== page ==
Monday, October 25, 2010

Happy Saint Crispin's Day

Growing up in England we were, of course, taught about the famous naval and military battles in our country's history. I guess the syllabus tended to focus on the ones that England won, not the ones we lost. But the English are also prone to celebrate gallant failures, plucky retreats and god almighty cock-ups too. And there's nothing the English like better than a hero who died in a failed endeavor. Scott and Franklin spring to mind.

We also love a battle that has been eulogized by one of our famous playwrights or poets. Or even better if there was a memorable quote from one of our famous generals or admirals made in the heat of battle.

I hadn't realized before that three of the most famous battles in English history all happened this week, two of them indeed on this very day, October 25.

On this day in 1415, Henry V of England defeated a numerically superior French force at the Battle of Agincourt. I forgot to mention; the English also like battles where the underdog wins and we never forget a battle where we beat the French.

The fame of Agincourt was no doubt aided by Shakespeare's treatment of it in his play Henry V. What Englishman can fail to be moved by Shakespeare's words in which the young King Henry rallies his troops before the battle?

We few, we happy few, we band of brothers;
For he to-day that sheds his blood with me
Shall be my brother; be he ne'er so vile,
This day shall gentle his condition:
And gentlemen in England now a-bed
Shall think themselves accursed they were not here,
And hold their manhoods cheap whiles any speaks
That fought with us upon Saint Crispin's day.

October 25 is indeed Saint Crispin's Day. And another famous battle - actually an event more in the category of god almighty cock-up - fought on this day was the Charge of the Light Brigade in the Crimean War in 1854. Orders were confused and unclear and, as a result, some 600 or so cavalrymen charged into a death trap. As Wikipedia so dryly notes, "The reputation of the British cavalry was significantly enhanced as a result of the charge, though the same cannot be said for their commanders."

The Charge of the Light Brigade was made famous by the poem of the same name written by Alfred, Lord Tennyson who perfectly captured the bravery of the men involved while at the same time heaping scorn on the blunder that led to the charge.

Half a league, half a league,
Half a league onward,
All in the valley of Death
Rode the six hundred.
"Forward the Light Brigade!
Charge for the guns!" he said.
Into the valley of Death
Rode the six hundred.

Forward, the Light Brigade!"
Was there a man dismay'd?
Not tho' the soldier knew
Some one had blunder'd.
Theirs not to make reply,
Theirs not to reason why,
Theirs but to do and die.
Into the valley of Death
Rode the six hundred.

The other famous battle this week may be more familiar to sailors. The Battle of Trafalgar was fought on 21 October 1805. This battle has all the essential ingredients...

  • The enemy outnumbered us. (We love the underdog.)

  • The English beat the French and the Spanish. (O frabjous day! Callooh! Callay!)

  • The victorious English leader (Nelson) was mortally wounded in the battle. (Dead heroes are the best heroes.)

  • The score line (ships sunk) was 22-0. (If only the English soccer team were half as good.)

  • There was a famous quotation.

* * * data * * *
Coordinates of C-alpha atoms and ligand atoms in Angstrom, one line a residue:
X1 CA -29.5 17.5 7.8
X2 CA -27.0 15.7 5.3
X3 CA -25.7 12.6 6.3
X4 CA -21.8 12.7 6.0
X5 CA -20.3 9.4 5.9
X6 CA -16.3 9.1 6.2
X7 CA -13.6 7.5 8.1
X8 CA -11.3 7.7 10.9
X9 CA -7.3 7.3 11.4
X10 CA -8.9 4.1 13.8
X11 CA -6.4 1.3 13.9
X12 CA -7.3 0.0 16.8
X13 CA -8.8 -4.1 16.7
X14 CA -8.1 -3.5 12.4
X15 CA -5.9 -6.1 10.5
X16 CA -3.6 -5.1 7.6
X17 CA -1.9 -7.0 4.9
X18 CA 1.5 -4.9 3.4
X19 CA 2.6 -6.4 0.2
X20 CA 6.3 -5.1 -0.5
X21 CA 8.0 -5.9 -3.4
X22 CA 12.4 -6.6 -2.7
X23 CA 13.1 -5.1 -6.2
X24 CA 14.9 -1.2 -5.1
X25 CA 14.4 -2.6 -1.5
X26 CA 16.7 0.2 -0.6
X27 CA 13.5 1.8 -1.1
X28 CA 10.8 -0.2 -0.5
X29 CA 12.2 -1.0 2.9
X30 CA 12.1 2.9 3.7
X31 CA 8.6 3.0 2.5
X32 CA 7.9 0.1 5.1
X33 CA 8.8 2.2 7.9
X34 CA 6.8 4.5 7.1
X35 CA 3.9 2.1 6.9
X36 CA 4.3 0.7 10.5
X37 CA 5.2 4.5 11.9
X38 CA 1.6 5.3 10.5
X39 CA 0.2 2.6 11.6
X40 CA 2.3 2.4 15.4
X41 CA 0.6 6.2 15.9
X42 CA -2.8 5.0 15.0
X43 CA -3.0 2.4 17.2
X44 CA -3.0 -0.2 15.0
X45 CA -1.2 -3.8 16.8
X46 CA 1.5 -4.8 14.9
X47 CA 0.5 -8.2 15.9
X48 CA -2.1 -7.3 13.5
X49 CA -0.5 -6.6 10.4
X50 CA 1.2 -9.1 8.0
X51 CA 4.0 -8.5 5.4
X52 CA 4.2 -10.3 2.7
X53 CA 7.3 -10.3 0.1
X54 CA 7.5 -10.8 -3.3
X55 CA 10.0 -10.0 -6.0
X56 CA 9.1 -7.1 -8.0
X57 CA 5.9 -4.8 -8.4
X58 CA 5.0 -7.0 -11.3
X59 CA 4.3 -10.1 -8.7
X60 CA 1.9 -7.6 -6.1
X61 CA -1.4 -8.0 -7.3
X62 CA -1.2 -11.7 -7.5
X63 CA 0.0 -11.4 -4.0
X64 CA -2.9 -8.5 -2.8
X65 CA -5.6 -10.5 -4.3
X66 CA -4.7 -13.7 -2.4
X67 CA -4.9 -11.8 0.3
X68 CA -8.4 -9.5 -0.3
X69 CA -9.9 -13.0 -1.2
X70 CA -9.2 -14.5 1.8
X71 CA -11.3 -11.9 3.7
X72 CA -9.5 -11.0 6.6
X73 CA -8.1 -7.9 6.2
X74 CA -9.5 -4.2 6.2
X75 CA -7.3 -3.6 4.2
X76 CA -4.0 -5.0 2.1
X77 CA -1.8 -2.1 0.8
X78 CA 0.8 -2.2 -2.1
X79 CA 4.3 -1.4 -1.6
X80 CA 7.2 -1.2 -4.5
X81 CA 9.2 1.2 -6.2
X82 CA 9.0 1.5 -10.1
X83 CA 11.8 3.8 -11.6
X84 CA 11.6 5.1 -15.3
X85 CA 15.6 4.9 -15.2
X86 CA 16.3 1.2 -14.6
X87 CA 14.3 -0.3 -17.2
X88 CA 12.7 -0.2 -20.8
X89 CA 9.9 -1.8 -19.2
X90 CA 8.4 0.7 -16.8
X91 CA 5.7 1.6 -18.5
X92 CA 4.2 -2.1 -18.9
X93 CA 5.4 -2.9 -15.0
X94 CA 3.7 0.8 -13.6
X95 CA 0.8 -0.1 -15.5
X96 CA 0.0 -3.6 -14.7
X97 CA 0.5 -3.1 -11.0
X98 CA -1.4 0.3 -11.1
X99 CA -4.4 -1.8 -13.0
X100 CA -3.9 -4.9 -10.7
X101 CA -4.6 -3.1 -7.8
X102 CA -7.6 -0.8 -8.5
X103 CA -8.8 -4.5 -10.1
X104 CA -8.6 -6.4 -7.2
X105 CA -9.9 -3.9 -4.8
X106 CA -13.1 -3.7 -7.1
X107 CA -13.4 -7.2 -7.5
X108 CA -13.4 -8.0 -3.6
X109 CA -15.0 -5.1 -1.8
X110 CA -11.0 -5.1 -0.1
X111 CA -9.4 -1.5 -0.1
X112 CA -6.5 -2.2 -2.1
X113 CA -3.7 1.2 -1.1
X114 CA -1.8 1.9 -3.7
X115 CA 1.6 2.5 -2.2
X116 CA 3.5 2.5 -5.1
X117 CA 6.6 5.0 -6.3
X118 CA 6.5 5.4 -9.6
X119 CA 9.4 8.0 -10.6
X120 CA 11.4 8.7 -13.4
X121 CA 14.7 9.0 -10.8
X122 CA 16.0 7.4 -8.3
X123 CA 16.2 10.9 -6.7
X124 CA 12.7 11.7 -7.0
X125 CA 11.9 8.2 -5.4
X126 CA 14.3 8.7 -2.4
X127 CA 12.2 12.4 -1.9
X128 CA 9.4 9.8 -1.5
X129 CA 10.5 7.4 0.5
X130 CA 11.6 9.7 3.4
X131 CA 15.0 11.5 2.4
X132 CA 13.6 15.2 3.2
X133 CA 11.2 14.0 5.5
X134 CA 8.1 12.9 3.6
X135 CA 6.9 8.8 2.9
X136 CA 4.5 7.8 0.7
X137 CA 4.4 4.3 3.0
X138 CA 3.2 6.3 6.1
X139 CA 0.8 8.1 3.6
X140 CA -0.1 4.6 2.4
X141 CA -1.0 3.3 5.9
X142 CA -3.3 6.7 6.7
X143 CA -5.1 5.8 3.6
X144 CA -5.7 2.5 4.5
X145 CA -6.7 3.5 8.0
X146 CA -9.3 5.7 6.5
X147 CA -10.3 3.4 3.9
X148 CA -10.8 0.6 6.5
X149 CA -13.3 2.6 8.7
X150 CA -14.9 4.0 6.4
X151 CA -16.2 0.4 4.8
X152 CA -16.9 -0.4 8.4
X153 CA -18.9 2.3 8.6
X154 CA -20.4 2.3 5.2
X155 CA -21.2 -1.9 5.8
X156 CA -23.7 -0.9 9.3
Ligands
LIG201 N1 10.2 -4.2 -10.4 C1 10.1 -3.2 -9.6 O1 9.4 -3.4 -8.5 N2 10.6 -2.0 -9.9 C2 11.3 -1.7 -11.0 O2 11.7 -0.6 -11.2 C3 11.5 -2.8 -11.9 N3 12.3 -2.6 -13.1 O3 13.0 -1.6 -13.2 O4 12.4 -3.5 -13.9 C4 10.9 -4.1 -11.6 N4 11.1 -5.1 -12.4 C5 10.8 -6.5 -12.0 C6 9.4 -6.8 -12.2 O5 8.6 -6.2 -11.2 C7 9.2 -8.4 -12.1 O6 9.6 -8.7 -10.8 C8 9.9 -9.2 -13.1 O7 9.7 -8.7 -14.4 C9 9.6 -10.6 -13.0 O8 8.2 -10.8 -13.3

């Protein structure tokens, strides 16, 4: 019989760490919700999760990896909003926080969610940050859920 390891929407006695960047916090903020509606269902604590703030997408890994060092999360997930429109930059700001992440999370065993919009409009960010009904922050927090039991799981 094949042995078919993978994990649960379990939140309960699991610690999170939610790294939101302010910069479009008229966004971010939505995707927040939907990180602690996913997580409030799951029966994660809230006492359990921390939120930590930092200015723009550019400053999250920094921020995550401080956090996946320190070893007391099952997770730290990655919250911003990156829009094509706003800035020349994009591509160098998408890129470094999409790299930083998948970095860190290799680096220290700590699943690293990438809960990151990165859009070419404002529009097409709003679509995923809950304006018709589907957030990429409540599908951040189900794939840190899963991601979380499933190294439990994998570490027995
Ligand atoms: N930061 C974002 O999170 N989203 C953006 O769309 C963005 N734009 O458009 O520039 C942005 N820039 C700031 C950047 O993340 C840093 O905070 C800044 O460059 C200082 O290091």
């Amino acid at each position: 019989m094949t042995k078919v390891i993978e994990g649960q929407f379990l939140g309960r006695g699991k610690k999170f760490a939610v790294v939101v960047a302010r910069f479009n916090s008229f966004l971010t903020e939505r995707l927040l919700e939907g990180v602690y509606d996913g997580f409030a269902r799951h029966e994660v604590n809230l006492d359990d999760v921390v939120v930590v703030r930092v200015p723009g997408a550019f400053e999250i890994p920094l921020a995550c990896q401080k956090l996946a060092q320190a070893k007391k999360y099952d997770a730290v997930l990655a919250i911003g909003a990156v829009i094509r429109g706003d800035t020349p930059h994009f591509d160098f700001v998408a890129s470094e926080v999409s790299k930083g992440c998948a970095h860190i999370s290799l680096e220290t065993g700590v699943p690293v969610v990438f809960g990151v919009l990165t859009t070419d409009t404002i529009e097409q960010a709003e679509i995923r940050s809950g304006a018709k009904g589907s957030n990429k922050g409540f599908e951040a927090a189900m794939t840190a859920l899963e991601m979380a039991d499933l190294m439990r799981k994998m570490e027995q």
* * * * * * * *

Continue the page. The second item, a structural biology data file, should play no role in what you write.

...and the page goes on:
The famous quote was, of course, made in the battle, not afterwards by a poet or playwright. And it's surely the most famous English quotation that was originally issued in nautical signal flags.

Yup, this week was quite a week for battles. Happy Saint Crispin's Day.

Here endeth the history lesson.

I think I'll go to bed now.


Anonymous said...

ahem ...
it's AZincourt, with a Z

Eric, from France :-)

Anonymous said...

it's me again ...

Well … they (the kings at least)were all cousins, brother in law …and they all spoke French !
Imagine, without the intervention of Joan of Arc, we would have been a single nation, and the whole world would be butchering French language!

&#!£~§*éùà°^$# Joan of Arc !!!


Tillerman said...

Eric, Agincourt is always Agincourt with a G in England. I know you French spell it with a Z but we won the battle so we will spell it our way.

I've noticed that you French spell and pronounce quite a lot of your other place names wrong.

Anonymous said...

you should listen us spelling english names :-D :-D

Anonymous said...

Wikipedia says : Azincourt (historically, Agincourt in English), Germanic masculine name Aizo, Aizino and early Northern French curt 'farm with a courtyard' (Late Latin cortem).

It’s historical, you are forgiven !


Sam Chapin said...

What about our Tillerman at the battle of the Laser Masters. Sick and out numbered and yet sailed in half the races and wasn't last...The English love it, and so do we.

O Docker said...

I'm not so sure it's the underdog thing and the famous quote and the poetic memorialization.

I think it's the paintings. Have you ever noticed that the English always remember to drag a famous painter along to record the action when there's even the faintest hope of victory?

How would you have illustrated this post otherwise?

Without the paintings, I think I'd rather read about drop leaf tables.

Tillerman said...

Good point O. Picture credits should go to...

Sir John Gilbert (Agincourt)
Richard Caton Woodville (Light Brigade)
J. M. W. Turner (Trafalgar)

I was going to include the famous painting of the Martyrdom of Saints Crispin and Crispinian by Aert van den Bossche but I thought the post was a bit too long already without getting into all that stuff about cobblers and twins.

Baydog said...

I love a good berry cobbler

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